Under the Radar

Does the iPad Spell Doom for Console Gaming?


Tom Bissell just published a provocative  and really long piece on iPad gaming called "Beyond Angry Birds" over at Grantland. You might have read his stuff before: he wrote The Father of All Things, an excellent memoir about his father's service in Vietnam, and last year published "Video games: the addiction," a truly mind-blowing article for the Observer about his simultaneous addictions to Grand Theft Auto and cocaine.

Bissell makes some complicated points about the future of console gaming and tries to make a case for how much fun he's been having playing games on his iPad. If you've got time, you should read the whole piece but we'll hit some highlights here.

Console game makers are starting to feel the pinch. Bissell quotes some alarming statistics about the sales performance of several high-profile and well-review games released this year; Bulletstorm, Dead Space 2 and Shadows of the Damned have done poorly and even recent hits like L.A. Noire and Portal 2 have performed below expectations.

Game developers are getting nervous. The production value that goes into a high-profile console game requires a lot of engineering and designer manpower that cost a huge amount of money. The budgets for current games are based on past sales history, so a few underperformers can completely screw a company's bottom line.

This starts to sound like the music business in the 90s, a time when everyone was using CD profits to record elaborate albums in expensive studios with even more expensive production and engineering talent. No one was prepared for a day when consumers would ditch hifi audio for tinny earbuds and start buying their music one track at a time instead of on $19 aluminum discs.

Bissell rightly identifies mobile platforms as the tinny earbuds of the gaming industry and tries the see the bright side of gaming's own lofi future:

Console games do everything in their power to form a relationship with you, which can be great and rewarding and, just as often, aggravating and tedious. iPad games, on the other hand, are like someone you meet in a bar and find yourself screwing in the bathroom 10 minutes later. This is not a criticism.

He goes on to detail his experiences with a long list of iPad games. After starting with Grand Theft Auto: Chinatown Wars (remember, he's an expert), he examines Dead Space, Mirror's Edge, Helsing's Fire and Flight Control. He makes the best case for World of Goo and Sword & Sorcery but even several thousand words can't explain away the touchscreen controller issues that plague (and seem forever doomed to plague) both iOS and Android games. In the end, he's even describing the pleasures of throwback choose-your-own-adventure games like Surviving High School and a sim game called Game Dev Story.

iPads and iPhones are awesome for physics games like Angry Birds (and its ripoffs: Cut the Rope and Tiny Wings don't suck) and it's amazing for Scrabble (even if that's not really the kind of game we're talking about here). Anything ported from a console (or designed to mimic a console game without actually violating copyright) just feels wrong.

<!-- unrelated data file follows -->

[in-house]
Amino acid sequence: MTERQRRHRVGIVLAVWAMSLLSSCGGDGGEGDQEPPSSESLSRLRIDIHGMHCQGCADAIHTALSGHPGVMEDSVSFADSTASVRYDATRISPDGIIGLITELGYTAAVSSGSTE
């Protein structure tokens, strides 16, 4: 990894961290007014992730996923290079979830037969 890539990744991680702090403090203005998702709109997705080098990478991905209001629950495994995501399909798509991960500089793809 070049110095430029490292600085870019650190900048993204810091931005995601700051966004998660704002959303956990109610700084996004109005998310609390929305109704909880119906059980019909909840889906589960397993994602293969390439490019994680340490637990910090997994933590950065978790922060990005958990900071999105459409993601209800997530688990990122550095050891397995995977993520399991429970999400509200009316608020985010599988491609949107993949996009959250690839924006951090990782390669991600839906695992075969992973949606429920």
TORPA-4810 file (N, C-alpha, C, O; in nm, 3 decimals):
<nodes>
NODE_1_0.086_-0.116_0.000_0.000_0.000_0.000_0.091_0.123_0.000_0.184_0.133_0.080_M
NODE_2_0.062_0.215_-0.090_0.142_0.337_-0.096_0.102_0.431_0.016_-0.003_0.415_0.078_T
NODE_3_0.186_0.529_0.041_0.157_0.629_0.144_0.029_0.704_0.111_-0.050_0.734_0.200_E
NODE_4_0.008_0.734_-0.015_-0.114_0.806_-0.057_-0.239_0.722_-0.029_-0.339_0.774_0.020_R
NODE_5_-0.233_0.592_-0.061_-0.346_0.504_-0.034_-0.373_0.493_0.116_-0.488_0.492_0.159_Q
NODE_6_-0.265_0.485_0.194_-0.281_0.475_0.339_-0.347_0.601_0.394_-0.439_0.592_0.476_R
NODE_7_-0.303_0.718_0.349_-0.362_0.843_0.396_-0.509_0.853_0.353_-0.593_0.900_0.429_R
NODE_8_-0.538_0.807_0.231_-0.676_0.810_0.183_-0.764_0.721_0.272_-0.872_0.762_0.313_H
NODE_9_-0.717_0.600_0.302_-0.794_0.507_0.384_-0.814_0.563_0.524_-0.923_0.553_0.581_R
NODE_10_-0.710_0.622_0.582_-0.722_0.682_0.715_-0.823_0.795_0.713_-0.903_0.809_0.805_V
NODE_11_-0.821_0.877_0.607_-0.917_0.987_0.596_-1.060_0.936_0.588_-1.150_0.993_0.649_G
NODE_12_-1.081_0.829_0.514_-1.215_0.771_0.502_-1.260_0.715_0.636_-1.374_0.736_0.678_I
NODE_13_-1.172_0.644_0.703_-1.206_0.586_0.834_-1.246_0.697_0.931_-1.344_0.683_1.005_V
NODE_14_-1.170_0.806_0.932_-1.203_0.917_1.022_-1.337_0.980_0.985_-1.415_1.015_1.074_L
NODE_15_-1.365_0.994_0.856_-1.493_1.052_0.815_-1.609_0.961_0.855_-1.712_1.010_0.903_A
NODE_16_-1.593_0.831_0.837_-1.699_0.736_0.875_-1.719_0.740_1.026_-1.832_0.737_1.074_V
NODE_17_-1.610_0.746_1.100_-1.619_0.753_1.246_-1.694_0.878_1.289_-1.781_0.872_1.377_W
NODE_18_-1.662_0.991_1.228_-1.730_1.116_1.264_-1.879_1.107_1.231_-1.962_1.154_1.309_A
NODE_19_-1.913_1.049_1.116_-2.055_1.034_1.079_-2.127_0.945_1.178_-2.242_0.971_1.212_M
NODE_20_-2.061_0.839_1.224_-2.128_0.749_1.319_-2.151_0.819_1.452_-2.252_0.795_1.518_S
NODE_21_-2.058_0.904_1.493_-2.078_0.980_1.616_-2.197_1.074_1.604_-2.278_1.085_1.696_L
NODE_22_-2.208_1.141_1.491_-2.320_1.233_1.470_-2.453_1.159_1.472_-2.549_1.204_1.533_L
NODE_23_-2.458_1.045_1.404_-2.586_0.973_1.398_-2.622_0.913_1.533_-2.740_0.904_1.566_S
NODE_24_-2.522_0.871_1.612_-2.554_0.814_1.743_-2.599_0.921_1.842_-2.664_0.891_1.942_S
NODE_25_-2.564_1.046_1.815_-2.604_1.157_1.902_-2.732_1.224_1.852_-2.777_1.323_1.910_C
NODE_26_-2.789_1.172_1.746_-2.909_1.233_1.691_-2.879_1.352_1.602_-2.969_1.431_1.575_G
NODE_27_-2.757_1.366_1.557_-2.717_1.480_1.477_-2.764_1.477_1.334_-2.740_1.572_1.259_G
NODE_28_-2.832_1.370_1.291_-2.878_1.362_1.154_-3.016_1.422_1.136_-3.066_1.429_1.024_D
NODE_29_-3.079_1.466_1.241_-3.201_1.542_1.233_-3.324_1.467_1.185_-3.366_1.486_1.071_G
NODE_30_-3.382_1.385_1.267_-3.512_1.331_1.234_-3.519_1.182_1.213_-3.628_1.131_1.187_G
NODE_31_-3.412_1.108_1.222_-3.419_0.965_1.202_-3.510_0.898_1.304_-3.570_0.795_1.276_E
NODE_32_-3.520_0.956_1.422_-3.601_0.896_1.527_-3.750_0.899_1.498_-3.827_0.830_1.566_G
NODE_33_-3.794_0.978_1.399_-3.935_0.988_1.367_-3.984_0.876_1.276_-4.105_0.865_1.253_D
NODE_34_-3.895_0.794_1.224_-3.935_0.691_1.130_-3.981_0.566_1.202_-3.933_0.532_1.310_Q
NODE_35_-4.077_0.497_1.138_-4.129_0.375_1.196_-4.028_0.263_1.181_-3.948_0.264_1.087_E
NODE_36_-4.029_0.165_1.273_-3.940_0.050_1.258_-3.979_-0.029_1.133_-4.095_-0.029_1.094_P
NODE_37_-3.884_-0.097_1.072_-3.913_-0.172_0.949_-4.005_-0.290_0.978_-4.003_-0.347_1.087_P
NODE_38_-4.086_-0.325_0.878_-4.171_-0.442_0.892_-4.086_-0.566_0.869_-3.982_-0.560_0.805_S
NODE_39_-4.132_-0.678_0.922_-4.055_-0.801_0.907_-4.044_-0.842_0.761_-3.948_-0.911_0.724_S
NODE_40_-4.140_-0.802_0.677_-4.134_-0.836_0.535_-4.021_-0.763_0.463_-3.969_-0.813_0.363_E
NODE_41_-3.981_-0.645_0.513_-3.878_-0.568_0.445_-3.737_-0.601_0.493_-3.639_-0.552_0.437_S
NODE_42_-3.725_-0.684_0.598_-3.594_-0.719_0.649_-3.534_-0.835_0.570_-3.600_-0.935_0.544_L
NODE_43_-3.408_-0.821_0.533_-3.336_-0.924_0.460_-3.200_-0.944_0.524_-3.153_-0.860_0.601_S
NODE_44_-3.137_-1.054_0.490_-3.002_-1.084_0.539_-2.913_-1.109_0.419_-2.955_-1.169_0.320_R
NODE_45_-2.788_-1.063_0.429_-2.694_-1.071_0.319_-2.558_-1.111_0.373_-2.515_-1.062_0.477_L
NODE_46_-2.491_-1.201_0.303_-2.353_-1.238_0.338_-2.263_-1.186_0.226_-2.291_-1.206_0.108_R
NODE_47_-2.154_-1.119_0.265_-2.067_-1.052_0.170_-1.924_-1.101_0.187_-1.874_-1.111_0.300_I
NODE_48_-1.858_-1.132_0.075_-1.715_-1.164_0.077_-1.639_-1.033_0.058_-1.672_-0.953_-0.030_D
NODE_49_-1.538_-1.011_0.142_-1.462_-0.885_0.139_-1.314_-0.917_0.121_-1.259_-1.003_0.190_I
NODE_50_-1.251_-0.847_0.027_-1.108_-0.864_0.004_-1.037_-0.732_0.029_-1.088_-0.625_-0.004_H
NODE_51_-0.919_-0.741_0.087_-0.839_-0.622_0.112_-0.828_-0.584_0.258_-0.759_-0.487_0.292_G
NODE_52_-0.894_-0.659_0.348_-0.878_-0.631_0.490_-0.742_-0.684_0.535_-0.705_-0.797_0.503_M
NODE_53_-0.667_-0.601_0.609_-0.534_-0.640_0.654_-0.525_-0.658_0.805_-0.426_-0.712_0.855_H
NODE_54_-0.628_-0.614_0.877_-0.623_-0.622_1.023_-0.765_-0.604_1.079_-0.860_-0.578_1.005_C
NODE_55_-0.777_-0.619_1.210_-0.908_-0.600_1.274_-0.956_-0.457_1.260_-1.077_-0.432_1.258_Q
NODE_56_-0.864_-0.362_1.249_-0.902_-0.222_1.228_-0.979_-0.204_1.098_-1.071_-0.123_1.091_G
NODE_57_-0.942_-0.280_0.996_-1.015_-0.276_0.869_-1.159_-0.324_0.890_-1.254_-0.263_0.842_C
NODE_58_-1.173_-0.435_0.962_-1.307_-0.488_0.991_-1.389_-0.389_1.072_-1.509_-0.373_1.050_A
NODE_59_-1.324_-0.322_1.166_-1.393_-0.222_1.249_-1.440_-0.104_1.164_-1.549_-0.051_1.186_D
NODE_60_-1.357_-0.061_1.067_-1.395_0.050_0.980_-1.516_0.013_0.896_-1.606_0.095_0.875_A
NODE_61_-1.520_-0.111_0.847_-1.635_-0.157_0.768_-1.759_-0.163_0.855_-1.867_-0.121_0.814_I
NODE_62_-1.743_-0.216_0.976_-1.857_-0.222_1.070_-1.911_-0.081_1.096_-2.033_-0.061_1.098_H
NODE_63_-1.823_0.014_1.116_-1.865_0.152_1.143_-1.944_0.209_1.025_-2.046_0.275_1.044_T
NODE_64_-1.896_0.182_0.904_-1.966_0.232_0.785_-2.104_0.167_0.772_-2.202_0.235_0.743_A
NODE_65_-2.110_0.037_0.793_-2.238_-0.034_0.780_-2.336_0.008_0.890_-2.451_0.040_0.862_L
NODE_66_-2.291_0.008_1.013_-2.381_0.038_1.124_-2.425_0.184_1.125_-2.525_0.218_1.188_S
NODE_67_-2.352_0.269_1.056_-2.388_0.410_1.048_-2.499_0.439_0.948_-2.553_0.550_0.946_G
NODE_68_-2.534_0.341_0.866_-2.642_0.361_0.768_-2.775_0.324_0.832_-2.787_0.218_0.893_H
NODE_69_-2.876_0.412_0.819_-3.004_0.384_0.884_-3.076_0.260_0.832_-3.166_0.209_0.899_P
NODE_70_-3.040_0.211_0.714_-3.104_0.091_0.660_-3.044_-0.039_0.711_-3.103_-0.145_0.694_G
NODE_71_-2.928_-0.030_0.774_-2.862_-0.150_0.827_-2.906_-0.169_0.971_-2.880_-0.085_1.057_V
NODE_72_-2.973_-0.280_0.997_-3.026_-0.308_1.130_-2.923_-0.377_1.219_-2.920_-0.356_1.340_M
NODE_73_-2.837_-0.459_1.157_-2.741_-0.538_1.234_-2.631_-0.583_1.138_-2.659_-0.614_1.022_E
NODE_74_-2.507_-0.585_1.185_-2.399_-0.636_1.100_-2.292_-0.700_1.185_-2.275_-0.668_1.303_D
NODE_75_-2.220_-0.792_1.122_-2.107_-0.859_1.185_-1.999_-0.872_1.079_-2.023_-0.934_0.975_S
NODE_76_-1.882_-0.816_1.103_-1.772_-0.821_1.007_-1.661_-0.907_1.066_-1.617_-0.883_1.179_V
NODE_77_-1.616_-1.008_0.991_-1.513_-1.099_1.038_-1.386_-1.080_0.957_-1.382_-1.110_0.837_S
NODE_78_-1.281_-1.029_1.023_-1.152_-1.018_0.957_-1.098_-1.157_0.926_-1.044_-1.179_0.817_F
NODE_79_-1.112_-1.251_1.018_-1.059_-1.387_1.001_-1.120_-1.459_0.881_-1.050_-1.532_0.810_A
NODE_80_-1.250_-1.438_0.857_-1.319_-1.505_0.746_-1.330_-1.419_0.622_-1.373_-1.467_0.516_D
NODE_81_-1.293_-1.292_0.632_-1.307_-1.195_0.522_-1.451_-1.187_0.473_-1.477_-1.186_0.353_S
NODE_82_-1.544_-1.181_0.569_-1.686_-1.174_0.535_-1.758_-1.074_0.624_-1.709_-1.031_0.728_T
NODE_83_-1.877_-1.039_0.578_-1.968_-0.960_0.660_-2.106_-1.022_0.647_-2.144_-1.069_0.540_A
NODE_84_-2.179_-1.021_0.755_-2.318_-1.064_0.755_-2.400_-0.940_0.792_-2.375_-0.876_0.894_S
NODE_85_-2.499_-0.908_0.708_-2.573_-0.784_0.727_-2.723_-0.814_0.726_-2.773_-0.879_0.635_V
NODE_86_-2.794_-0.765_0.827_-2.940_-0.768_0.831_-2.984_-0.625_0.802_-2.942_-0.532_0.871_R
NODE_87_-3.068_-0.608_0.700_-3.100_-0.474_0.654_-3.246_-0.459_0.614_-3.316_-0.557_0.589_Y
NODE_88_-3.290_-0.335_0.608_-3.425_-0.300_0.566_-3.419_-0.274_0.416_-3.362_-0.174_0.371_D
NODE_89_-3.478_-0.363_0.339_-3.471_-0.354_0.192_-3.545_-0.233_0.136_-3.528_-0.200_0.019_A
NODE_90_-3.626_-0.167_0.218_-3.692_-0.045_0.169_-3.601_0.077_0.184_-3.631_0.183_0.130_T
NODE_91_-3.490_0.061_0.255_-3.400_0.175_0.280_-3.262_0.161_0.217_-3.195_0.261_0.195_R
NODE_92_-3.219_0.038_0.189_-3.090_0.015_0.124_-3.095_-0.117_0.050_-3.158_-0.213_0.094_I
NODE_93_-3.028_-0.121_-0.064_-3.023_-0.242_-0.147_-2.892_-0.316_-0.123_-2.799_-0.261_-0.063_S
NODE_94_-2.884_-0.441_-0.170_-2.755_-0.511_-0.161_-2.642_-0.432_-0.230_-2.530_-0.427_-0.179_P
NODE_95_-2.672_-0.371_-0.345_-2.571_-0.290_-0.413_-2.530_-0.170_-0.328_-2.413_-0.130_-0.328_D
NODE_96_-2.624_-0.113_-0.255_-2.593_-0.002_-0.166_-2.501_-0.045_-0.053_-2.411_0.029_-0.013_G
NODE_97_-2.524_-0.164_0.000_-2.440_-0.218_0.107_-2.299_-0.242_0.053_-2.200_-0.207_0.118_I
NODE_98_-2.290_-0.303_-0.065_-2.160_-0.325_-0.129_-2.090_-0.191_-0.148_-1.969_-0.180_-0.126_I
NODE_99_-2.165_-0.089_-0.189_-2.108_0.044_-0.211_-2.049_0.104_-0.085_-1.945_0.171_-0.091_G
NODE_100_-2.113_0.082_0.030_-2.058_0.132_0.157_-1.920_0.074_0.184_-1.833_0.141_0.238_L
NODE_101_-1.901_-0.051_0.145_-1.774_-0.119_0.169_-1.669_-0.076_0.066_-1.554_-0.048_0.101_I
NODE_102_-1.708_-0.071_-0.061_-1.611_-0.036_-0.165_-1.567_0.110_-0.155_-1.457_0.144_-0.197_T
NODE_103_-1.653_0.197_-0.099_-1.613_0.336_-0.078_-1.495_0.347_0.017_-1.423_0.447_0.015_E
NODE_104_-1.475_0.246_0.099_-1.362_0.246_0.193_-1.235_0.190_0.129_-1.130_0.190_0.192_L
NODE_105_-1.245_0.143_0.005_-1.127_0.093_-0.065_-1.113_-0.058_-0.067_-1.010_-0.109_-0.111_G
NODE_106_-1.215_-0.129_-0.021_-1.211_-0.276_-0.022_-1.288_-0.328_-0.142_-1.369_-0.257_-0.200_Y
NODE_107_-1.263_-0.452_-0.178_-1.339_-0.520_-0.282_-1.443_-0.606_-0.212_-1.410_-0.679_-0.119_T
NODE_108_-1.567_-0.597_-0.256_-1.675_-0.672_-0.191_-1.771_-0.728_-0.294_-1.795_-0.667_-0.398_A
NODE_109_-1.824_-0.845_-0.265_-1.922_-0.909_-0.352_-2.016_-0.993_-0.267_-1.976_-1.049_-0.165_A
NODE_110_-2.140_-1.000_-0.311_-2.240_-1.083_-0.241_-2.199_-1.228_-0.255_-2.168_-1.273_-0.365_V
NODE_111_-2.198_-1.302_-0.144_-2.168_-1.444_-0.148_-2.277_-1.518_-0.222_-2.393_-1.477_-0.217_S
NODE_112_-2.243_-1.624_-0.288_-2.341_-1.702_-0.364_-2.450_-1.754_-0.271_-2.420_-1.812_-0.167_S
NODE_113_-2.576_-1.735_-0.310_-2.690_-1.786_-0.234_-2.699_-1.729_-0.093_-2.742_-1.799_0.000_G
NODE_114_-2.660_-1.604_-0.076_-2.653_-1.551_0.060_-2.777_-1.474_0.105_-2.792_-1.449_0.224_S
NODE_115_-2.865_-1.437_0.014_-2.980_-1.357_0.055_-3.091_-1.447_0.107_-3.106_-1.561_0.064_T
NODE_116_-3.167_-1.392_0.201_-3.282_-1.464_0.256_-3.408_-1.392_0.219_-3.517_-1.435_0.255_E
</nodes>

The bigger issue comes when gamers get used to paying $1 or $5 or $10 for a game on their mobile device and balk at coughing up $60 for console games. That already seems to be happening and game companies won't be able to maintain the current production values in a world where games cost less than $20.

Maybe Tom Bissell is just staying ahead of the curve, making peace with a new world where the latest PS3 games have the kind of shoestring budgets that have killed off almost all the big time rock albums in the 21st century. It's a pretty depressing future to consider, no matter how well Bissell can write about it.

Finally, the piece showed up at Grantland, a new website started by ESPN in an attempt to keep star writer Bill Simmons happy. Since Bill likes to talk about movies and records and comics as video games when he's supposed to be writing about sports and they've never figured out a way to use him on TV, the bosses decided to let him hire some (pricey) friends like Malcolm Gladwell, Chuck Klosterman and Dave Eggers and see if they can generate an audience and make money with long articles and a minimum of those annoying ads.

The chin-scratching and over-explaining that dominates Grantland feels like the direct opposite of the short bursts of shouting that ESPN usually demands from this on-air jocks. I'm not complaining: it's great to see people get paid to do ambitious work (see "video game budgets" discussion above), but it's hard to imagine the suits at headquarters having much patience if Grantland ends up generating less income than 2am reruns of Missouri Valley Conference basketball games.

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